Back in the operating room, Karinthy was immobilized, face down, on the operating table, and the surgery began in earnest. The greater part of his skull was exposed, and then much of it removed, piecemeal. Karinthy felt

a straining sensation, a feeling of pressure, a cracking sound, and a terrific wrench…. Something broke with a dull noise…. This process was repeated many times …like splitting open a wooden packing-case, plank by plank.

Once the skull had been opened, all pain ceased—and this itself was paradoxically disturbing:

No, my brain did not hurt. Perhaps it was more exasperating this way than if it had. I would have preferred it to hurt me. More terrifying than any actual pain was the fact that my position seemed impossible. It was impossible for a man to be lying here with his skull open and his brain exposed to the outer world—impossible for him to lie here and live…impossible, incredible, indecent, for him to remain alive—and not merely alive, but conscious and in his right mind.

At intervals, the cool, kindly voice of Olivecrona broke in, explaining, reassuring, and Karinthy’s apprehension was replaced by calm and curiosity. Olivecrona, here, seems almost like Virgil, guiding his poet-patient through the circles and landscapes of his brain.

Six or seven hours into the operation, Karinthy had a singular experience. It was not a dream, for he was fully conscious—though, perhaps, in an altered state of consciousness. He seemed to be looking down on his body from the ceiling of the operating theater, moving about, zooming in and out:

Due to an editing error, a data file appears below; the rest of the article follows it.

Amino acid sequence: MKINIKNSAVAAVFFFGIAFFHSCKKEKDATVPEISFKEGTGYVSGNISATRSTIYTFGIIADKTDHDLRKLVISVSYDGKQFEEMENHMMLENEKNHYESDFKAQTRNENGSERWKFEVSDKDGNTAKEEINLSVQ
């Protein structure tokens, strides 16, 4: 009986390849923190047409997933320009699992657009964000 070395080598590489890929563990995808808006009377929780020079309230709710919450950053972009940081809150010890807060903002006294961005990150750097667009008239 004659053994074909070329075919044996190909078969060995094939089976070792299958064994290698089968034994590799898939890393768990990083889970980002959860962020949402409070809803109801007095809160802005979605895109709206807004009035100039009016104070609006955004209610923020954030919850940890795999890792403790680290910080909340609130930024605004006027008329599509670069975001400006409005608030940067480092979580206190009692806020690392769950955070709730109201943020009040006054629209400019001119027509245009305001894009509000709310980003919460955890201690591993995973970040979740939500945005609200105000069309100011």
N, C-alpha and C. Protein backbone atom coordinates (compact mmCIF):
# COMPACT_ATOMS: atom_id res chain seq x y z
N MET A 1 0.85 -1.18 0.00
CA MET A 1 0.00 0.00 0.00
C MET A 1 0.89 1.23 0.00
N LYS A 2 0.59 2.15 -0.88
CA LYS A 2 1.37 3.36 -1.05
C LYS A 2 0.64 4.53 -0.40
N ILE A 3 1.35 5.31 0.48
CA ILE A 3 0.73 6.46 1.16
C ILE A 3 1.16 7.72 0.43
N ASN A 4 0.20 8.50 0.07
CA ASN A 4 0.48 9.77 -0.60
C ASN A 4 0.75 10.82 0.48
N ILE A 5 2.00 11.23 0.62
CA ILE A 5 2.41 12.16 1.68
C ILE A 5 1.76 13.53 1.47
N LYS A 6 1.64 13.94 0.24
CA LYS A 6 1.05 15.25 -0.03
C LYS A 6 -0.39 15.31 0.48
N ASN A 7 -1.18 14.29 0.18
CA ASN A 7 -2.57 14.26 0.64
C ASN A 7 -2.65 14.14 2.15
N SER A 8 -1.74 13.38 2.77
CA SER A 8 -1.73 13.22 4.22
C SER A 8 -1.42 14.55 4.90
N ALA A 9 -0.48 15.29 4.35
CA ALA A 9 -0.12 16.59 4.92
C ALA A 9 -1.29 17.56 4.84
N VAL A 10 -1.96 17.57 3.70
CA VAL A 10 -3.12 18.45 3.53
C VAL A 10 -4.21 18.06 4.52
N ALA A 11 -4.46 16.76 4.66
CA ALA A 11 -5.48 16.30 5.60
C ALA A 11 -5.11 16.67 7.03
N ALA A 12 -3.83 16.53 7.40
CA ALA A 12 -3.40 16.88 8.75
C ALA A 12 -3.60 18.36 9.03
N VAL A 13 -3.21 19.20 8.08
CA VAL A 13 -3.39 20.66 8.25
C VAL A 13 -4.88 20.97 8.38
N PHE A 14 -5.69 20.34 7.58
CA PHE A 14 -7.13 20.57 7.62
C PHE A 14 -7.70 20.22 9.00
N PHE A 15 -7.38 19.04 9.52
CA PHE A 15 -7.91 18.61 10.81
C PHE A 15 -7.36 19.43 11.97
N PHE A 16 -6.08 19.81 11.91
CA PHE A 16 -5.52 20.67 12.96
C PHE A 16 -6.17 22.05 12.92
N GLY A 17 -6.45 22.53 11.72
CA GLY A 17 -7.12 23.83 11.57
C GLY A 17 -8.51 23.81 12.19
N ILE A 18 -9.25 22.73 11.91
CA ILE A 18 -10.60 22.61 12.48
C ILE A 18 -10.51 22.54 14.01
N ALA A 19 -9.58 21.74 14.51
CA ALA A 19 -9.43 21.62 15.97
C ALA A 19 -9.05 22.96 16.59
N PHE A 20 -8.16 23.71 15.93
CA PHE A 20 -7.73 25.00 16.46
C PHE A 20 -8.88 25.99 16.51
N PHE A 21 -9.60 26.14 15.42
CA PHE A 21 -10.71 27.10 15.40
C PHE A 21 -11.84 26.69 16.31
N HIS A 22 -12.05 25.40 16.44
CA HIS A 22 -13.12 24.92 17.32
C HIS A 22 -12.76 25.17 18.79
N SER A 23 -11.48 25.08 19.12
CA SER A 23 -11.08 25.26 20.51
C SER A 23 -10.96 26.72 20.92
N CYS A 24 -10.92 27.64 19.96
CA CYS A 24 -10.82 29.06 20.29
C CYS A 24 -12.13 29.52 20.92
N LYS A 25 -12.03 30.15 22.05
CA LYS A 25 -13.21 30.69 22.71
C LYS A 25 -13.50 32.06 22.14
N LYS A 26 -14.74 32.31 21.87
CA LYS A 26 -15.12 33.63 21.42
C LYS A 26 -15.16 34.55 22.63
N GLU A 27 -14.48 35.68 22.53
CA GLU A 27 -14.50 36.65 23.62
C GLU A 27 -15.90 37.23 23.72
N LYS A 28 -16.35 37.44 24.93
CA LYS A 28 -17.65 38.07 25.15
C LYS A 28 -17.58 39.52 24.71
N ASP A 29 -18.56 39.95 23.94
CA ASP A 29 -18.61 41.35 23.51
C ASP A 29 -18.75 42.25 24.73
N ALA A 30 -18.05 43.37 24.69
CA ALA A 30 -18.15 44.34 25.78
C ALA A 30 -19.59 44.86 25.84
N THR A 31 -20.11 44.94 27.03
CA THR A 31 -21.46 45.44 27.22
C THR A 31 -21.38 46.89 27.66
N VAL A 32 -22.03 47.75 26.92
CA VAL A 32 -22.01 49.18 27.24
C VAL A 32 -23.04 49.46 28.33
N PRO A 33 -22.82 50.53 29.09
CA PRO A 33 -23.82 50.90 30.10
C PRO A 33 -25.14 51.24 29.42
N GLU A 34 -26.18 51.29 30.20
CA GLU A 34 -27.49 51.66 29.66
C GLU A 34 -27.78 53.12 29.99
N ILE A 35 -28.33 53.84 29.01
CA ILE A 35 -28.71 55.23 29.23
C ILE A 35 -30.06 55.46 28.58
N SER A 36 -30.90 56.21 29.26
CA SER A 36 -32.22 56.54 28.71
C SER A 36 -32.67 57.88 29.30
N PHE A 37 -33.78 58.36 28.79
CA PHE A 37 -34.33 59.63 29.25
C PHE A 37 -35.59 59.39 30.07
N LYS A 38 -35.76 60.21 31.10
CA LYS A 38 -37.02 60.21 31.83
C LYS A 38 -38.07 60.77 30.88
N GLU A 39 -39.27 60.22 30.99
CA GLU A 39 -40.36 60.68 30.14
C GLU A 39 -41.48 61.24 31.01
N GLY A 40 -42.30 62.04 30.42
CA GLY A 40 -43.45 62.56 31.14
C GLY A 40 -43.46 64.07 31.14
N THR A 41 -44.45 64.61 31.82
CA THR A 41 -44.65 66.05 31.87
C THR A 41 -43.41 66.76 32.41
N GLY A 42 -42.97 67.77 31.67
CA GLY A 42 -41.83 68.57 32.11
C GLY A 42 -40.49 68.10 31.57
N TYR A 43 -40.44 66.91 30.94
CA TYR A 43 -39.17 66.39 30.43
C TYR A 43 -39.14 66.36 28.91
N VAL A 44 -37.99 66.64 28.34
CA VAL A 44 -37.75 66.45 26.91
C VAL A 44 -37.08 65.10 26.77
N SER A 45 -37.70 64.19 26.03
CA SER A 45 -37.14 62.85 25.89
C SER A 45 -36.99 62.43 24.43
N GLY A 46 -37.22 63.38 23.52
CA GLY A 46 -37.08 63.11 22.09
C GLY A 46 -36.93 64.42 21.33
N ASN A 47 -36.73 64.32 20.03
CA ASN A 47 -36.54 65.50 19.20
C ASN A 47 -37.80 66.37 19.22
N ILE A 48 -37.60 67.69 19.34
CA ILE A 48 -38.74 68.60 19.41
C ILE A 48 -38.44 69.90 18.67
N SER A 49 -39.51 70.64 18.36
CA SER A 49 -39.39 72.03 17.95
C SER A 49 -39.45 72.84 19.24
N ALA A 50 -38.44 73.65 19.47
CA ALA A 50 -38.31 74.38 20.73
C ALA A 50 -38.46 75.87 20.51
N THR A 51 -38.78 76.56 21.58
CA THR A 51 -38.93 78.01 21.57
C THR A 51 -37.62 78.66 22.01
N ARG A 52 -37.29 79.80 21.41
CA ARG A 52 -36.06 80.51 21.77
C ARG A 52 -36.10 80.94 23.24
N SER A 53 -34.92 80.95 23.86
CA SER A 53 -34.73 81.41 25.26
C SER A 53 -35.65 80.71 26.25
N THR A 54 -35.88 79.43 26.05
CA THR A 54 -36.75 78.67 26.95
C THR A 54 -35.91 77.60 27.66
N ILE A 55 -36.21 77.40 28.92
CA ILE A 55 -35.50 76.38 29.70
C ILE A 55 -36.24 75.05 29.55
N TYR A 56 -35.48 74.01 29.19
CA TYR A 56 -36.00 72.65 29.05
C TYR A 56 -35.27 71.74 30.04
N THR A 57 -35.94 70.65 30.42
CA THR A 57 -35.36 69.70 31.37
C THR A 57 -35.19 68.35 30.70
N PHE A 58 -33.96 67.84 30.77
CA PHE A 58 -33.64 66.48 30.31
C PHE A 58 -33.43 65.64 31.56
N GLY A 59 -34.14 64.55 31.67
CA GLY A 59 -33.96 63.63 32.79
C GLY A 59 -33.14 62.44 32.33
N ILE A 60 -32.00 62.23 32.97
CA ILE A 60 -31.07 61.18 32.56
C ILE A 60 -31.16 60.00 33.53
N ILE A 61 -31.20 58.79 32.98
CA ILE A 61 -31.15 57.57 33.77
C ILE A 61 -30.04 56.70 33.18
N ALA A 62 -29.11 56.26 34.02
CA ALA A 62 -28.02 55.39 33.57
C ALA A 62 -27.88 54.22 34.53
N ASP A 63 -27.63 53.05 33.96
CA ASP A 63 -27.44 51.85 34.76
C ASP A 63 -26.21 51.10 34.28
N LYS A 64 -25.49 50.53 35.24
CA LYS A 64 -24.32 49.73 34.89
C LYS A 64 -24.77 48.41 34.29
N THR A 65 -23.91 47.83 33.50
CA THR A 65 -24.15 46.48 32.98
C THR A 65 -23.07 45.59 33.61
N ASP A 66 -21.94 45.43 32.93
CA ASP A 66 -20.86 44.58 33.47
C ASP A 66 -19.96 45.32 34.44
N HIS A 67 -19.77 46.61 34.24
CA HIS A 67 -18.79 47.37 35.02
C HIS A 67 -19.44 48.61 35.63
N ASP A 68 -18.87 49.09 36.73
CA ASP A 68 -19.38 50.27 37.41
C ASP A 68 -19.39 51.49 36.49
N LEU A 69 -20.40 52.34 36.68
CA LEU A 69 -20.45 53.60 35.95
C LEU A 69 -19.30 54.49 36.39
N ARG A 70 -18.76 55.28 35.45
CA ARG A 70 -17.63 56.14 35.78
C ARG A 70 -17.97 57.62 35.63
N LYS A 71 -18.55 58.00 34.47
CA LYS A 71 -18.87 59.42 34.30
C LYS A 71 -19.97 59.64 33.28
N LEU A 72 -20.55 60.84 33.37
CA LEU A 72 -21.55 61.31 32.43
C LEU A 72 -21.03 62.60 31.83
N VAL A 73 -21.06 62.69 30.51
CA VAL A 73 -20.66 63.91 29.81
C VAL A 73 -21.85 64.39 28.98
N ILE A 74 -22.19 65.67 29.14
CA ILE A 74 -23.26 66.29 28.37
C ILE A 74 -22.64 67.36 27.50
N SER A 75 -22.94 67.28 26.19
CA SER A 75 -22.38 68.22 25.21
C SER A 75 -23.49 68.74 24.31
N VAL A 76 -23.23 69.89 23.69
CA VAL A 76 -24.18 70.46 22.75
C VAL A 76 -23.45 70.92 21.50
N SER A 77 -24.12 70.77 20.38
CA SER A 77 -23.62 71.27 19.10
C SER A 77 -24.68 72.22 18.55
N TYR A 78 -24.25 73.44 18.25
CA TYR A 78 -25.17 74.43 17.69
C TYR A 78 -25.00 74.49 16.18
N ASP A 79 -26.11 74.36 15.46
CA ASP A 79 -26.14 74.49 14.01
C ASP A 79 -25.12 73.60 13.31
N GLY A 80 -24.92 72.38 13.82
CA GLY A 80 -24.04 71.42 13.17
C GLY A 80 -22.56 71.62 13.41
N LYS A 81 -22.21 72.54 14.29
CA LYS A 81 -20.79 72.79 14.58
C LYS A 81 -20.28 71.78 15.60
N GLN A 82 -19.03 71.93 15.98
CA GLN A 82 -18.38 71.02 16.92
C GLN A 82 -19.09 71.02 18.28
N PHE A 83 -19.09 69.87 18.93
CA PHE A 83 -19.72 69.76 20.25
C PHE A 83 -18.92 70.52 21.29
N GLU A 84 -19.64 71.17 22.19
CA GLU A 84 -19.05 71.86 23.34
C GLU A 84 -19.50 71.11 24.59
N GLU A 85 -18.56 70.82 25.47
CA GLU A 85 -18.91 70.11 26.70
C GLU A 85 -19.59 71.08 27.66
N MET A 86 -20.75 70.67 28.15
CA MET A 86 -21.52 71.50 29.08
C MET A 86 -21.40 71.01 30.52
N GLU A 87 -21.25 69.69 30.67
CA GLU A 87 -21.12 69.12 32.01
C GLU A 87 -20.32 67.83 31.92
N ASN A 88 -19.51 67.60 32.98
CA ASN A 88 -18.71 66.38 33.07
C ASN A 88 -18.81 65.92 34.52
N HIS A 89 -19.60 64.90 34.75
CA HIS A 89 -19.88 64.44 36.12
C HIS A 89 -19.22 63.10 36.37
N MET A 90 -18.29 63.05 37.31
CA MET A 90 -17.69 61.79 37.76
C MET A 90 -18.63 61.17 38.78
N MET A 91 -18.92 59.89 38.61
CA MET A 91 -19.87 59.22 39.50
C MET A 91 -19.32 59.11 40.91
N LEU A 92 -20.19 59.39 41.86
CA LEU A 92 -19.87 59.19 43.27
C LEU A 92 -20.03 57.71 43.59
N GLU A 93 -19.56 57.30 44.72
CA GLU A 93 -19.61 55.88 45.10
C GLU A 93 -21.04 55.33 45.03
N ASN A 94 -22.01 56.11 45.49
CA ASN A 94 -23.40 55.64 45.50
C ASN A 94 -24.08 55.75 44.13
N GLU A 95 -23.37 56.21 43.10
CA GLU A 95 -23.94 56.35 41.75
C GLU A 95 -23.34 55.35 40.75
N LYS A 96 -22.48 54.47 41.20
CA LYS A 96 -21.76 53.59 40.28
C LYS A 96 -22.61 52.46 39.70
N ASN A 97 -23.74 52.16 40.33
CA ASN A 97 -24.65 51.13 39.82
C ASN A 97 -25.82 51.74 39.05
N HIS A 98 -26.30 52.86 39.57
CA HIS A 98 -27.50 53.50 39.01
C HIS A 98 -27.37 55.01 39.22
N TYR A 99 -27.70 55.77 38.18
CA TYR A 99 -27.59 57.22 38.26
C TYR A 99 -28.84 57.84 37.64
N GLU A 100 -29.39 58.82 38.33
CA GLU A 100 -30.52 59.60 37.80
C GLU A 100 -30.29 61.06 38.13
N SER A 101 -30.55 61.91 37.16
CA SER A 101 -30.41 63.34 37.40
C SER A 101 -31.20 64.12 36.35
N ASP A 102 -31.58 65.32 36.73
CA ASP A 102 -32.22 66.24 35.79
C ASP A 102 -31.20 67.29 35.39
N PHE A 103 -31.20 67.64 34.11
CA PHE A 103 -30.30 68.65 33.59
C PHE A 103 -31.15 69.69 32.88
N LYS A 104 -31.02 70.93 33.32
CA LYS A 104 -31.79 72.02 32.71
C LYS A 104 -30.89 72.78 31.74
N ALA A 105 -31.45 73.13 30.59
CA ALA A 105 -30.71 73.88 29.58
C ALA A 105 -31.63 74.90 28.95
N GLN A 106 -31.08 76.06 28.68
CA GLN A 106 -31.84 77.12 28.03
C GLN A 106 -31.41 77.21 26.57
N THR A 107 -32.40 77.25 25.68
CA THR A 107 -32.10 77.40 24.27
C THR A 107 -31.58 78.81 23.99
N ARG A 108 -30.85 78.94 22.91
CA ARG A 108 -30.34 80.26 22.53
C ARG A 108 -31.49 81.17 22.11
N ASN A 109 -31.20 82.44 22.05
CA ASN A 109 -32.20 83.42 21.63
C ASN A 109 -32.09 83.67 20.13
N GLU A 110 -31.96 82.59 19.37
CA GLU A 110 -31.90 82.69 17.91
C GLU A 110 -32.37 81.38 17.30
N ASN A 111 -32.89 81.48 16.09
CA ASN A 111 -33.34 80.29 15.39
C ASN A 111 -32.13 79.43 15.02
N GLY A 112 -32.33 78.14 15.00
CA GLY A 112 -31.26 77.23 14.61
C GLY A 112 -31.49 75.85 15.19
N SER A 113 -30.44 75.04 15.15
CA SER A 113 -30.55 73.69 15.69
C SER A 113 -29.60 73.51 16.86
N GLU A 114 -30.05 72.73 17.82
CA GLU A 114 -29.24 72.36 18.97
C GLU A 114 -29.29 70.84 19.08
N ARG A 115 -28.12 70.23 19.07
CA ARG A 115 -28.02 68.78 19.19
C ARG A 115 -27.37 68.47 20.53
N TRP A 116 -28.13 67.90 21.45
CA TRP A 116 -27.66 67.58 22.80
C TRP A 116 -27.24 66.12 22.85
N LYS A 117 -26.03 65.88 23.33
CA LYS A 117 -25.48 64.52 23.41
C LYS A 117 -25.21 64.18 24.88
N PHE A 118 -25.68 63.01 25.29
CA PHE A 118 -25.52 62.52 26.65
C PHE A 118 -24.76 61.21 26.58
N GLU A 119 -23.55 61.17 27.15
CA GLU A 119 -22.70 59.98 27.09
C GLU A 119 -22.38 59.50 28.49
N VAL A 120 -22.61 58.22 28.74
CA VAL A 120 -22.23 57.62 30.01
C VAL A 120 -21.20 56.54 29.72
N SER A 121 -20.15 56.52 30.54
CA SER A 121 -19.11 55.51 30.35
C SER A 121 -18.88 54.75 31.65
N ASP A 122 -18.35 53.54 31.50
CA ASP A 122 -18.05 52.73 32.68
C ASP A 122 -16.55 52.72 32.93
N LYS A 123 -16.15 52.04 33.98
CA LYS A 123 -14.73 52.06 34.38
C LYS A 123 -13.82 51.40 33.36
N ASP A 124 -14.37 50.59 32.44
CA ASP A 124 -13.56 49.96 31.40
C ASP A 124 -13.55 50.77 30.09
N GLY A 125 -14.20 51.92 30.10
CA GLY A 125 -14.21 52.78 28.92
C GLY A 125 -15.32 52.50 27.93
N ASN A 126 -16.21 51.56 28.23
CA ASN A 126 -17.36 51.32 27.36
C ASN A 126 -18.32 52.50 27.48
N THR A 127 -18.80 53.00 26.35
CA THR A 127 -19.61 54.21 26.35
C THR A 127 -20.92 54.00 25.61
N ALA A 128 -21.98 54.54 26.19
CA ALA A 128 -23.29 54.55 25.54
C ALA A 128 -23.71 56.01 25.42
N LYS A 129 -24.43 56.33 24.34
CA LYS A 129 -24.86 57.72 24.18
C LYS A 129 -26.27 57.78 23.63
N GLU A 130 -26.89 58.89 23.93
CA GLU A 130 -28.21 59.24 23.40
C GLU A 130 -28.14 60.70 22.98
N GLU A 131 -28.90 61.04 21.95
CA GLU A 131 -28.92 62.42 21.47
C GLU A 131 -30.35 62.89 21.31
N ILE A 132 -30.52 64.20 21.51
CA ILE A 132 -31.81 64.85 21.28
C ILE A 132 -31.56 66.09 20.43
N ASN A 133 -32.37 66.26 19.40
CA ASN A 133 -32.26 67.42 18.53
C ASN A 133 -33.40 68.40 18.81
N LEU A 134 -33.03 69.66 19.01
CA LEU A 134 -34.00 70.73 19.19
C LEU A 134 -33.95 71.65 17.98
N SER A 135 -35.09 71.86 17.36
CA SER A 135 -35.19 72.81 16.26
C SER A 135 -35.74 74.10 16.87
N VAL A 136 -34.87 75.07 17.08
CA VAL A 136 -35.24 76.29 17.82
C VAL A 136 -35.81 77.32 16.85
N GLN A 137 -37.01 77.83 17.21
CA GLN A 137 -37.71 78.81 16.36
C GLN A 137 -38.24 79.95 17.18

The hallucination consisted in my mind seeming to move freely about the room. There was only a single light, which fell evenly on to the table. Olivecrona…seemed to be leaning forward…the lamp on his forehead threw a light into the open cavity of my skull. He had already drained off the yellowish fluid. The lobes of the cerebellum seemed to have subsided and fallen apart of themselves, and I fancied I saw the inside of the opened tumour. He had cauterized the severed veins with a red-hot electric needle. The angioma [the tumor made up of blood vessels] was already visible, lying within the cyst and a little to one side of it. The tumour itself looked like a great, red globe. In my vision it seemed as large as a small cauliflower. Its surface was embossed so that it formed a kind of pattern, like a cameo with a carved design…. It seemed almost a pity that Olivecrona was to destroy it.

Karinthy’s visualization or hallucination continued in minute detail. He “saw” Olivecrona skillfully removing the tumor, sucking his lower lip with concentration, and then with satisfaction that the essential part of the surgery was done.